Manifesto: Unalloyed insights into the making of a writer

Book review: Bernardine Evaristo’s memoir is a moving and highly readable account of a creative life

Bernardine Evaristo: “The idea of black British writing wasn’t just marginalised, it was barely on the radar of a literature sector that couldn’t quite grasp that such a demographic existed.” Photograph: Penguin

Bernardine Evaristo: “The idea of black British writing wasn’t just marginalised, it was barely on the radar of a literature sector that couldn’t quite grasp that such a demographic existed.” Photograph: Penguin

Booker Prize winner Bernardine Evaristo’s new memoir, Manifesto: On Never Giving Up, offers unalloyed insights into the making of a writer, illuminating the artistic journey of the author in an important and refreshing perspective on publishing and creativity in Britain in the last 40 years.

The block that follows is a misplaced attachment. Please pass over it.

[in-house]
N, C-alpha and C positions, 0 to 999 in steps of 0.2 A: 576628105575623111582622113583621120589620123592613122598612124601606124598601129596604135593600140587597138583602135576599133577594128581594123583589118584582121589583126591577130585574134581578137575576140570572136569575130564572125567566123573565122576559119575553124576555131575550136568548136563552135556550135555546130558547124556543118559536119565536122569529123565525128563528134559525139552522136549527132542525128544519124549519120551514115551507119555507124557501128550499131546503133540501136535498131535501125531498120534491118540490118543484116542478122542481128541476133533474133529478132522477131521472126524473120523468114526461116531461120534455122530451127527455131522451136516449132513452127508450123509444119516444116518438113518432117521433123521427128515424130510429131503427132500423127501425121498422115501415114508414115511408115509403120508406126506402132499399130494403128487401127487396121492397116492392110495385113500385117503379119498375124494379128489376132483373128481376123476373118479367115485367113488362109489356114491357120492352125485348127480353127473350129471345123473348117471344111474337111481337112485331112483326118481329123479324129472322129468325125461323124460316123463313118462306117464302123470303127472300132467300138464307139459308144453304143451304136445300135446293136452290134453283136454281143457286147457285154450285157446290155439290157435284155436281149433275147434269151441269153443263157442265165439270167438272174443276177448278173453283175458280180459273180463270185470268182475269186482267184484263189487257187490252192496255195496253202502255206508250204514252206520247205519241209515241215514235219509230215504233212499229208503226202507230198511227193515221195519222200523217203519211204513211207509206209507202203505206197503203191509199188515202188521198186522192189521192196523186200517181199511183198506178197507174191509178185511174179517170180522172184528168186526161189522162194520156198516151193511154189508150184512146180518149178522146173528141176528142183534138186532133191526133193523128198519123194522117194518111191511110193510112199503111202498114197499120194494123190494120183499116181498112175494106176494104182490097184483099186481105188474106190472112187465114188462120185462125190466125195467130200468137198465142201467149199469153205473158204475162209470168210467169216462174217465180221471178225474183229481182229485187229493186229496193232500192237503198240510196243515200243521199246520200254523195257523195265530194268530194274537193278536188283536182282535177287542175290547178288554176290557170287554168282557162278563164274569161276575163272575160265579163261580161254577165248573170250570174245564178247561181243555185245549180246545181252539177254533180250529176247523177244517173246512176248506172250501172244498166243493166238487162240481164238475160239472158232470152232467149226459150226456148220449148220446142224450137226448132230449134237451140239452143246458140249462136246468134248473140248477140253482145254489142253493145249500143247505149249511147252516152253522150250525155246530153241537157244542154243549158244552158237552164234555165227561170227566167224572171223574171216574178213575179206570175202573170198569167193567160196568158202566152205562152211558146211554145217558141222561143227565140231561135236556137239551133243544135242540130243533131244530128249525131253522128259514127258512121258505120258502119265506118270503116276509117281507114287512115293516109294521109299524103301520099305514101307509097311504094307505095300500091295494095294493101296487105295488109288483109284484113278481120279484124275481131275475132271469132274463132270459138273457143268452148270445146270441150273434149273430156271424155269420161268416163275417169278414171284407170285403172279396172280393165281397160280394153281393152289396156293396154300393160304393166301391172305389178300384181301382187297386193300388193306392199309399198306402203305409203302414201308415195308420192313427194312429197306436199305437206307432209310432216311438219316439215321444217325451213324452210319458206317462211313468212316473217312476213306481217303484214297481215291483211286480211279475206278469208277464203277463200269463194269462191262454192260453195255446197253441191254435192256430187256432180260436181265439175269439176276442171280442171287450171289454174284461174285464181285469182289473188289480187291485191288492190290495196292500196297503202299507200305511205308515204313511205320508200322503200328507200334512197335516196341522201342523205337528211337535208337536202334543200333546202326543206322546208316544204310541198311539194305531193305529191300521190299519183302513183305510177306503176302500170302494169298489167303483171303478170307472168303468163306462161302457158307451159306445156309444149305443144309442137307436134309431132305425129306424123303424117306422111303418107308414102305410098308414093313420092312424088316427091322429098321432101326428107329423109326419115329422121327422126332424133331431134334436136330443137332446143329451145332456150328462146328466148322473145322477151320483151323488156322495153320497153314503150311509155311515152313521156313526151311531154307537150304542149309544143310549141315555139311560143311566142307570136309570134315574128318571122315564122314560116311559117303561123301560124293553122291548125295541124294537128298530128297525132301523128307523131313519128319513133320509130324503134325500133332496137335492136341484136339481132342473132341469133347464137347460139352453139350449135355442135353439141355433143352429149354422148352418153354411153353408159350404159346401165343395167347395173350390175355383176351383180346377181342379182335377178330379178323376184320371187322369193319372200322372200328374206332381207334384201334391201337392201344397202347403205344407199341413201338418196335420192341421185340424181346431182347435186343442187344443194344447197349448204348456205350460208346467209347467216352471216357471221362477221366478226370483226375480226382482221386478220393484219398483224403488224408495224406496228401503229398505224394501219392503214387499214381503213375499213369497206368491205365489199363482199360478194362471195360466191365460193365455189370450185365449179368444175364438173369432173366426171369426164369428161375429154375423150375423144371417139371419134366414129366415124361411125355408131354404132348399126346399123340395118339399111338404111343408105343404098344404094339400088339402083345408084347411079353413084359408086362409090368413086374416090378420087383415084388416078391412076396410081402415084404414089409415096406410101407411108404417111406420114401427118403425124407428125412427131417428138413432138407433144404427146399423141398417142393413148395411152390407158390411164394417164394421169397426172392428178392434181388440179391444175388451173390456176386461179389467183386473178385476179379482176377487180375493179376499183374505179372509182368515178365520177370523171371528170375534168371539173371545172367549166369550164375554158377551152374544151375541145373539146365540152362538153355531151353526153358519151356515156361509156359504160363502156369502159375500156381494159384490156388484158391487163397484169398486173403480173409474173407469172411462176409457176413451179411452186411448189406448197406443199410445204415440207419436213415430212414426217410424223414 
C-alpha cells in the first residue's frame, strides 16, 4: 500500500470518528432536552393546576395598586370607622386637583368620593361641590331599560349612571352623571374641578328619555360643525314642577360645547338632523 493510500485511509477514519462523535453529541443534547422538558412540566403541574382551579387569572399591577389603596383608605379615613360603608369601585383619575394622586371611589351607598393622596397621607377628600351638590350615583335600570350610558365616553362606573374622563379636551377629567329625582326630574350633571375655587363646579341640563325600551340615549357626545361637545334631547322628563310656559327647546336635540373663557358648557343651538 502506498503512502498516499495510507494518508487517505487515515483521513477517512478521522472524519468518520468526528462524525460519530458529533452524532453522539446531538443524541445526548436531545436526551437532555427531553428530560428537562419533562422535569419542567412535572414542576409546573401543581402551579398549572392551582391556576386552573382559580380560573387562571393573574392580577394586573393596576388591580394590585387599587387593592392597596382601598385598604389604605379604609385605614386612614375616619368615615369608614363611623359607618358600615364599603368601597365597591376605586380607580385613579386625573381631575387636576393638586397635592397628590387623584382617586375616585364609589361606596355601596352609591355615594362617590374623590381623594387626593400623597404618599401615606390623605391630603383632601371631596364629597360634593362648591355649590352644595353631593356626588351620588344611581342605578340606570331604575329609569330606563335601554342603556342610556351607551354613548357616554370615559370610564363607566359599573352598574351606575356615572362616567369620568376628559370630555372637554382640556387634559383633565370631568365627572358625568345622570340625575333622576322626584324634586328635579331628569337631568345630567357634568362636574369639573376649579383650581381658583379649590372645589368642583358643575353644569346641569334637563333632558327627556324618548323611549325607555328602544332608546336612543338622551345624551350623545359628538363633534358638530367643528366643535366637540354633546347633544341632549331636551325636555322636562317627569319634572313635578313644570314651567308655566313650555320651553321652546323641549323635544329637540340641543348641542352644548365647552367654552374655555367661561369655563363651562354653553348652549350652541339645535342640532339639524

“Preparing to write this book, I dug out some letters I’d written to myself as a record of my life at particular times,” she writes of self-correspondence whose contents augment her memory of her father, a Nigerian of Brazilian heritage who had sailed to Britain on the Good Ship Empire in 1949.

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